Root Cause Analysis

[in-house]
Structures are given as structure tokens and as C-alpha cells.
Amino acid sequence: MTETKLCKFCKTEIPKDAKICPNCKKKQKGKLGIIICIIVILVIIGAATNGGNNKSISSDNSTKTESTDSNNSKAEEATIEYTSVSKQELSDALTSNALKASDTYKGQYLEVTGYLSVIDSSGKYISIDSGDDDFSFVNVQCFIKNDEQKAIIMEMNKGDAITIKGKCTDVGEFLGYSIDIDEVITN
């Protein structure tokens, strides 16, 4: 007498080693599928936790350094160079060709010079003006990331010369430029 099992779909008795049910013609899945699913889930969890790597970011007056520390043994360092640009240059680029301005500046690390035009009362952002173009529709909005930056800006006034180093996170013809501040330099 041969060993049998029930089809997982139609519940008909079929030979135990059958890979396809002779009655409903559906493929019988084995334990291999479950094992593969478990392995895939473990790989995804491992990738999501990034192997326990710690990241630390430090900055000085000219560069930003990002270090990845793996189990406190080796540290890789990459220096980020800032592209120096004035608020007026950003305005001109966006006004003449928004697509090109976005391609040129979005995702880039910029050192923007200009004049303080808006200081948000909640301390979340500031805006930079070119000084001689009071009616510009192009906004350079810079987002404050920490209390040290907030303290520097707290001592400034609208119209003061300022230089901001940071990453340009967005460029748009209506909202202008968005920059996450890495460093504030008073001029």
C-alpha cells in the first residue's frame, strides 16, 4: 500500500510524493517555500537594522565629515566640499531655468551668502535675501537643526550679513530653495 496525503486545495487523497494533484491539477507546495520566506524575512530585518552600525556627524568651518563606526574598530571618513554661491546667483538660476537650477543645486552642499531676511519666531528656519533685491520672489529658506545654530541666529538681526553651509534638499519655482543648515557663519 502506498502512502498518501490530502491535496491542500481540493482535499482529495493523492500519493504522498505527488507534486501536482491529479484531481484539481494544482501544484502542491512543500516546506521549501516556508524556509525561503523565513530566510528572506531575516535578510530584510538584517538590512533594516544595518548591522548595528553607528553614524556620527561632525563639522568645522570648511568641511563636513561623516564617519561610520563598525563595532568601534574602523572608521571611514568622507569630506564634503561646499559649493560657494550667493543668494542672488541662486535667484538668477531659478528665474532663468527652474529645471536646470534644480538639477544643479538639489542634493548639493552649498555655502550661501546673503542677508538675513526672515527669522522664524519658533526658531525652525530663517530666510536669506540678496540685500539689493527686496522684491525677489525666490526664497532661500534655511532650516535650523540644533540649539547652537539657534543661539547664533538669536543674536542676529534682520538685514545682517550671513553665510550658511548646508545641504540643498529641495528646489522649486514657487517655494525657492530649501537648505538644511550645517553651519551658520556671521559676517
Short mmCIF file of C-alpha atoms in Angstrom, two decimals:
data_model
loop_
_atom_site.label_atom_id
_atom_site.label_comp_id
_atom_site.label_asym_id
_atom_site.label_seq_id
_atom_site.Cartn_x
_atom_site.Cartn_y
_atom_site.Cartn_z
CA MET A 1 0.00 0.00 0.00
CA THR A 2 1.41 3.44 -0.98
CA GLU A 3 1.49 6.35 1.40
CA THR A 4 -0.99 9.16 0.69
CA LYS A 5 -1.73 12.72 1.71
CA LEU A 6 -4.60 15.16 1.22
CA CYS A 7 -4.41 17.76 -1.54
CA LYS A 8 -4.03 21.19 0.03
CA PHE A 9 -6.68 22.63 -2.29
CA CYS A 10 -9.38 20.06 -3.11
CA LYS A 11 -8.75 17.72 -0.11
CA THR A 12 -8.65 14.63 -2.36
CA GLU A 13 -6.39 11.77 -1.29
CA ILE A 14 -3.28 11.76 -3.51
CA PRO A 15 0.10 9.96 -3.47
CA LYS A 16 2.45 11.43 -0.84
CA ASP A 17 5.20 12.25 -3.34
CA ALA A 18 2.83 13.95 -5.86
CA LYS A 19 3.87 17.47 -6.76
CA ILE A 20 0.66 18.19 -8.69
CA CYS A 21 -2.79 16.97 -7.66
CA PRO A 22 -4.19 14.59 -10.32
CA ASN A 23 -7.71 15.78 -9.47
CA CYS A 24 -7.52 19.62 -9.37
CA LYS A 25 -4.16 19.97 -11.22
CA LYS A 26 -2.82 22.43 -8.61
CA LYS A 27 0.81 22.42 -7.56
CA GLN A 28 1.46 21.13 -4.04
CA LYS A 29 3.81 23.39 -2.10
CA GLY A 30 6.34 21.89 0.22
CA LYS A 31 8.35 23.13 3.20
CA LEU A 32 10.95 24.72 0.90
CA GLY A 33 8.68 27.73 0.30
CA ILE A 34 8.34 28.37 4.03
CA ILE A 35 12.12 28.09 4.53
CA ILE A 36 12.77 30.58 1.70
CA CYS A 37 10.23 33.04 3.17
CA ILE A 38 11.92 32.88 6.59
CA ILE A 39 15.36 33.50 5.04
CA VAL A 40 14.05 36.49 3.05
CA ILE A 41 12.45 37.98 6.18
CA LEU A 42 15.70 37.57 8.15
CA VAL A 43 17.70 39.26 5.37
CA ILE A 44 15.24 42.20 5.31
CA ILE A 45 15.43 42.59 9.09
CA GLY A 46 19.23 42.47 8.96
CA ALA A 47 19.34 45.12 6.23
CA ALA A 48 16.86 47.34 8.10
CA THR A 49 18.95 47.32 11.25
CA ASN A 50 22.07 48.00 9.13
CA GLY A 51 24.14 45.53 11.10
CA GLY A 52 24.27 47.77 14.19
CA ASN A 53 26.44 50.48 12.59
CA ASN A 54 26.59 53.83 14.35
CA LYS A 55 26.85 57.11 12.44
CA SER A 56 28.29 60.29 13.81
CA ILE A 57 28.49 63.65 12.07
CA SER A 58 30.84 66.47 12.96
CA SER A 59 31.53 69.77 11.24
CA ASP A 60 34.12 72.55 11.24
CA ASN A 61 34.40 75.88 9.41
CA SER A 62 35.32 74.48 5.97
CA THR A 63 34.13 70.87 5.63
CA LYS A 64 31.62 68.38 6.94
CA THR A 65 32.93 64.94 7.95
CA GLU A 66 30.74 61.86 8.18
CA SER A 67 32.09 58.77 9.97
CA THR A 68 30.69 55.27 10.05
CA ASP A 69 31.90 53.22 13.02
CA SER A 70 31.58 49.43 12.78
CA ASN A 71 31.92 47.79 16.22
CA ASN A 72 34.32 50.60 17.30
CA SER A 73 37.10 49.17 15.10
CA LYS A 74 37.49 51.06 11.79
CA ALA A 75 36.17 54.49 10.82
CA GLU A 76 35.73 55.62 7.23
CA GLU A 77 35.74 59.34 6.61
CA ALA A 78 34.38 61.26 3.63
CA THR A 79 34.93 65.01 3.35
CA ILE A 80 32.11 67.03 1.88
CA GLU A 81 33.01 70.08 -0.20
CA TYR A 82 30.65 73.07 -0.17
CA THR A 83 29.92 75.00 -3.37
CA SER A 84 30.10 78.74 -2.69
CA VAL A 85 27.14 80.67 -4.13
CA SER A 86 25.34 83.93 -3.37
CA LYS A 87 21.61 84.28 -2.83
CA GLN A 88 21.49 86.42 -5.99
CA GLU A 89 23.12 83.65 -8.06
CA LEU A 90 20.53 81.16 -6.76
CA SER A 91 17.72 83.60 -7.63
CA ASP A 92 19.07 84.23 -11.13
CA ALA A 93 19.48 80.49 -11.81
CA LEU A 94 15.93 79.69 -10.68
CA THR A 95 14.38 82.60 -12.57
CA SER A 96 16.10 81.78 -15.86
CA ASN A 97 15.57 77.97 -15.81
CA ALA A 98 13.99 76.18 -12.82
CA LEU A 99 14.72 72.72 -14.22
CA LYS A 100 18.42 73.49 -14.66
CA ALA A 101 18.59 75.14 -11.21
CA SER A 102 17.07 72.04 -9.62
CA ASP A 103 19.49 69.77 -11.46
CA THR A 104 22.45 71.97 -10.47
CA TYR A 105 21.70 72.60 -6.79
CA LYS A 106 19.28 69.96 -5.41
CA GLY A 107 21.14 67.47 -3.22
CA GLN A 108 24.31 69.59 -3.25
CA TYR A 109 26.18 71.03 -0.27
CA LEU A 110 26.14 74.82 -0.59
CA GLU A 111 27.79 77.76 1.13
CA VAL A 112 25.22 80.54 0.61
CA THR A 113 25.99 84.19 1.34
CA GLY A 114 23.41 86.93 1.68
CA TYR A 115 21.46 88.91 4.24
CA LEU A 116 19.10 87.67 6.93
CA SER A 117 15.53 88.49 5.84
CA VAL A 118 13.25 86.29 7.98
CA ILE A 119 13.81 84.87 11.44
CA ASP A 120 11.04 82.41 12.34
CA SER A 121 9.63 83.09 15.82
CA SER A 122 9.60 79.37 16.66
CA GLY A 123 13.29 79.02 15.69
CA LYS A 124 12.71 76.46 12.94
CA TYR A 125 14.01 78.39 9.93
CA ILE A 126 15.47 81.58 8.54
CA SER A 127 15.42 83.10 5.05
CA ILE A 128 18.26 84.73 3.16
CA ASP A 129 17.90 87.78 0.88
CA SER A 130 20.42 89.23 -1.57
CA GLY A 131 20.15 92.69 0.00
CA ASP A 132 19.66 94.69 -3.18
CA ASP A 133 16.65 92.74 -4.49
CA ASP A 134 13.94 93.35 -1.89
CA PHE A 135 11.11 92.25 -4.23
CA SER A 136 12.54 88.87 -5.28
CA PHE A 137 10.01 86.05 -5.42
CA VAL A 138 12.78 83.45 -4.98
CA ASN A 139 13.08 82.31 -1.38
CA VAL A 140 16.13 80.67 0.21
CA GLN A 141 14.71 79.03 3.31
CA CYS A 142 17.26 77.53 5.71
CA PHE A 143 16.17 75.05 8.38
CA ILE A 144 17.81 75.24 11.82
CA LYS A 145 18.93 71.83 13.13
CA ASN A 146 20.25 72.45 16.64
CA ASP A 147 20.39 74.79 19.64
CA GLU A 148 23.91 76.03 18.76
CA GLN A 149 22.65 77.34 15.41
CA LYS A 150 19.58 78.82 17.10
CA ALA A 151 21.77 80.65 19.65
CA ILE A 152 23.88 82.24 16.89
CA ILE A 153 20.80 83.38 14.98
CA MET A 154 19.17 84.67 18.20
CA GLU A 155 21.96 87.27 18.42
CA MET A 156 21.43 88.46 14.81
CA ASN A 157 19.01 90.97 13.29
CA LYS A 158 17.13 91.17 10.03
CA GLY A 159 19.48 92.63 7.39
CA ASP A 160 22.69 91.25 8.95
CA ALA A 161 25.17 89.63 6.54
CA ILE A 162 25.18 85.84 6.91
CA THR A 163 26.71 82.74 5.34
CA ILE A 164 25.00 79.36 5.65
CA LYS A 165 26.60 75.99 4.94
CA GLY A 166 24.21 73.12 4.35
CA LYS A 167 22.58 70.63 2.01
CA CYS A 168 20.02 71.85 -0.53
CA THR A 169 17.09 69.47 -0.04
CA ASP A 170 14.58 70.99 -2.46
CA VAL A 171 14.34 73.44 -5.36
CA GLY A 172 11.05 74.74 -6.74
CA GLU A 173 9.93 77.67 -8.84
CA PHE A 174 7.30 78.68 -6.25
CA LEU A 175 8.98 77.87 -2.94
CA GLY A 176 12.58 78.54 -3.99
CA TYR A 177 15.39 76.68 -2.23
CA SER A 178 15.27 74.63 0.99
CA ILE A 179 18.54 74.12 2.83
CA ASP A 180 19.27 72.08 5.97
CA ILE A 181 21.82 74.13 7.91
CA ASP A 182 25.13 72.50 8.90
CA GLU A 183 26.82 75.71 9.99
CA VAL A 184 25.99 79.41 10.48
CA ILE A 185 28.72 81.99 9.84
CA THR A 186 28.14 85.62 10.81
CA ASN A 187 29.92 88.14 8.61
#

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RTT1 TASK II VIRGINIA FISHER WESTERN GOVERNORS UNIVERSITY A/A1 Root Cause Analysis Root cause analysis would be a very important first step in considering what happened during and before the sentinel event with Mr. B. The sentinel event with Mr. B using the root-cause analysis would start by asking the “five whys” which will begin to sift through the event and begin to illuminate a cause for the event. In this scenario Mr. B’s situation became a sentinel event as a result of hypoxia following conscious sedation and ending in cardiac arrest and finally death. But the question is how was this allowed to occur? The clinical outcome in this situation was clearly that Mr. B was over-sedated leading to a very dangerous situation. Hypoxia during sedation is a common side affect, which is treated by giving the patient O2 or reversing the sedation. However in this situation the staff was not aware that he was hypoxic, and why weren’t they? The answer a nurse had silenced the alarm but had not done an assessment nor alerted anyone else of the situation. Why did the nurse choose to silence the alarm with no further action? It is very clear in this scenario that the ER had gotten very busy and the nurse was very likely overwhelmed and distracted. The quickest and easiest thing to do was to silence the alarm and move on. The next question that comes to mind is why was the patient not on ECG monitoring? Why had his respirations not been monitored? The nurse likely in her very busy state forgot to put him on the ECG monitor, or she may have not chosen to place him on a monitor. She may have chosen to not put him on a monitor because in her personal experience he was a low risk patient with a high narcotic tolerance. With the ER getting busier she thought she was saving herself a little bit of time by not placing him on the ECG monitor. Using the “five whys” to

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